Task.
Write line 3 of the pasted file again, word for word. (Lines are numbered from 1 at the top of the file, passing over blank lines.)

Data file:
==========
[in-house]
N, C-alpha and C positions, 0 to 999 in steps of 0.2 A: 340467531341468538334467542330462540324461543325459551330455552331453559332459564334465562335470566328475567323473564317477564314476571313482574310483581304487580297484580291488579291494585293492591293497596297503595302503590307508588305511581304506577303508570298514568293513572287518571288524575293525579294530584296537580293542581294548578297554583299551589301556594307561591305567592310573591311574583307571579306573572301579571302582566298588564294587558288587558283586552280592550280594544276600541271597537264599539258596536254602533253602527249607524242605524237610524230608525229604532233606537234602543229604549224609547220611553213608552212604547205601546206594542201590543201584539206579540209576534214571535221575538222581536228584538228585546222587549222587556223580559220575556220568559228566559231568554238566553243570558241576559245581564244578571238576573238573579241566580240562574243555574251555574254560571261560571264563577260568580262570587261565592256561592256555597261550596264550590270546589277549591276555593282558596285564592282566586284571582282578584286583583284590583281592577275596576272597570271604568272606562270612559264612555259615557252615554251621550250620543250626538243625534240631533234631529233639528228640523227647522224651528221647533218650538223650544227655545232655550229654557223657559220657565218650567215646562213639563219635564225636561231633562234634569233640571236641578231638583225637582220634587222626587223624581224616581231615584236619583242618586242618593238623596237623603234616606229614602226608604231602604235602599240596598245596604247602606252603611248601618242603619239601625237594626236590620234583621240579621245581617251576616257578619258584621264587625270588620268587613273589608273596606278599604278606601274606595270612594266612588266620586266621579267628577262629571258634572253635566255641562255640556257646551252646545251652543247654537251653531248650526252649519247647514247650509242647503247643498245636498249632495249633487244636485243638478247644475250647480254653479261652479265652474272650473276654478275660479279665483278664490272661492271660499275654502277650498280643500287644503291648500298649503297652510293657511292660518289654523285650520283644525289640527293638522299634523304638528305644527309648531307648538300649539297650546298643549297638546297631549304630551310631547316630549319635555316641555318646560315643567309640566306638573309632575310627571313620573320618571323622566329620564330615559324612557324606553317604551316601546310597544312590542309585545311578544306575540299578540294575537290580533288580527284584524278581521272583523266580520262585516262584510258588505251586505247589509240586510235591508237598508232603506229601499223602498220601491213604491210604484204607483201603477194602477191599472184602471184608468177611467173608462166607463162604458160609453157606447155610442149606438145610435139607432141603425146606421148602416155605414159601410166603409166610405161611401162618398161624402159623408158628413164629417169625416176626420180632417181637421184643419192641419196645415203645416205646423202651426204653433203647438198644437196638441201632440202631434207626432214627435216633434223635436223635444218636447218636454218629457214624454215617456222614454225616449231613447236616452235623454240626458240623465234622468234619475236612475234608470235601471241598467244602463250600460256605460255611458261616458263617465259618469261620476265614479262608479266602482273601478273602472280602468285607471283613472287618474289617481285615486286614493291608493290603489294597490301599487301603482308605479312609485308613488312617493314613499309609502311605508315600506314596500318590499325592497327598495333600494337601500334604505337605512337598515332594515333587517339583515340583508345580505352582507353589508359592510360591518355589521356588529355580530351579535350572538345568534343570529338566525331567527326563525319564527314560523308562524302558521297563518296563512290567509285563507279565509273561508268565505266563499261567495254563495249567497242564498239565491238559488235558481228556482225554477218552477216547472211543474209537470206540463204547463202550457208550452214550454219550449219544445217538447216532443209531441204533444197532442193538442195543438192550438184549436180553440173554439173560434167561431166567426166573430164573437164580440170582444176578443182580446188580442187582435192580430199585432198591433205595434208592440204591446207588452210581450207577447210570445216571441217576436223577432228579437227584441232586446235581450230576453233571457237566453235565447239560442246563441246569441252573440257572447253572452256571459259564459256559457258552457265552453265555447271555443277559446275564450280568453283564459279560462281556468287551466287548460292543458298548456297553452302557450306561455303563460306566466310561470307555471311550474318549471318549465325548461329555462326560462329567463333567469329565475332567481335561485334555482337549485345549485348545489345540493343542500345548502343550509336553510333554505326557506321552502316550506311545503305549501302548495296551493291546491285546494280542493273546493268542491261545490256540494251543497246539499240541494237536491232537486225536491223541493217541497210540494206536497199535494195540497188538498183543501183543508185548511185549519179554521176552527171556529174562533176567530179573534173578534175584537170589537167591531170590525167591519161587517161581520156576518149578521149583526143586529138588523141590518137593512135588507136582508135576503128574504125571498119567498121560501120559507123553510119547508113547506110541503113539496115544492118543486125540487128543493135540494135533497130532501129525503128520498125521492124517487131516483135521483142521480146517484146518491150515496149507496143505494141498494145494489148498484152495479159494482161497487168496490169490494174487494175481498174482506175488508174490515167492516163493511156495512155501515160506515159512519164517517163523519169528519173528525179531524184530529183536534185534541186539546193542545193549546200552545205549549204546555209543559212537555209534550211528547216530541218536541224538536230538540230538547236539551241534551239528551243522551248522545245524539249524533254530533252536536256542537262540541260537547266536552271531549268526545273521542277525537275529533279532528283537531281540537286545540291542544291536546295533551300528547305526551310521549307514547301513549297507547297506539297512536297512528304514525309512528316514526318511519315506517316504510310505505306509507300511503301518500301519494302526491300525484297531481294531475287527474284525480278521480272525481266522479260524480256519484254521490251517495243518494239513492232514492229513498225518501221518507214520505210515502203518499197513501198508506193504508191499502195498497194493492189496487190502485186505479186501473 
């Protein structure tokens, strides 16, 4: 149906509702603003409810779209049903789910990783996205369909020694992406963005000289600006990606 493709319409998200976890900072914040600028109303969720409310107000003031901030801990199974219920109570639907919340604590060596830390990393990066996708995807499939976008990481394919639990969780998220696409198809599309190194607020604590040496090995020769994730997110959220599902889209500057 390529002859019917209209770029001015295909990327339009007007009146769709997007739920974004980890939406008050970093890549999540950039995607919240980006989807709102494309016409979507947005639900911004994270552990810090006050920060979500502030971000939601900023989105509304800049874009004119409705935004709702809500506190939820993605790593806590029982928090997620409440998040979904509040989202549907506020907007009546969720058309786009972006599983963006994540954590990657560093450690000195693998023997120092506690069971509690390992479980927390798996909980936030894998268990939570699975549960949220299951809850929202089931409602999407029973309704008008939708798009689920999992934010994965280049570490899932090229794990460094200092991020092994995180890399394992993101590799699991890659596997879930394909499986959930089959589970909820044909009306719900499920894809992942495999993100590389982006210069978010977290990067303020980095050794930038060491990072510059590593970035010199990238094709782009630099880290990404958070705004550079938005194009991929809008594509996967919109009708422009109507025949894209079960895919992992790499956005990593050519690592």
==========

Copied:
């Protein structure tokens, strides 16, 4: 149906509702603003409810779209049903789910990783996205369909020694992406963005000289600006990606 493709319409998200976890900072914040600028109303969720409310107000003031901030801990199974219920109570639907919340604590060596830390990393990066996708995807499939976008990481394919639990969780998220696409198809599309190194607020604590040496090995020769994730997110959220599902889209500057 390529002859019917209209770029001015295909990327339009007007009146769709997007739920974004980890939406008050970093890549999540950039995607919240980006989807709102494309016409979507947005639900911004994270552990810090006050920060979500502030971000939601900023989105509304800049874009004119409705935004709702809500506190939820993605790593806590029982928090997620409440998040979904509040989202549907506020907007009546969720058309786009972006599983963006994540954590990657560093450690000195693998023997120092506690069971509690390992479980927390798996909980936030894998268990939570699975549960949220299951809850929202089931409602999407029973309704008008939708798009689920999992934010994965280049570490899932090229794990460094200092991020092994995180890399394992993101590799699991890659596997879930394909499986959930089959589970909820044909009306719900499920894809992942495999993100590389982006210069978010977290990067303020980095050794930038060491990072510059590593970035010199990238094709782009630099880290990404958070705004550079938005194009991929809008594509996967919109009708422009109507025949894209079960895919992992790499956005990593050519690592």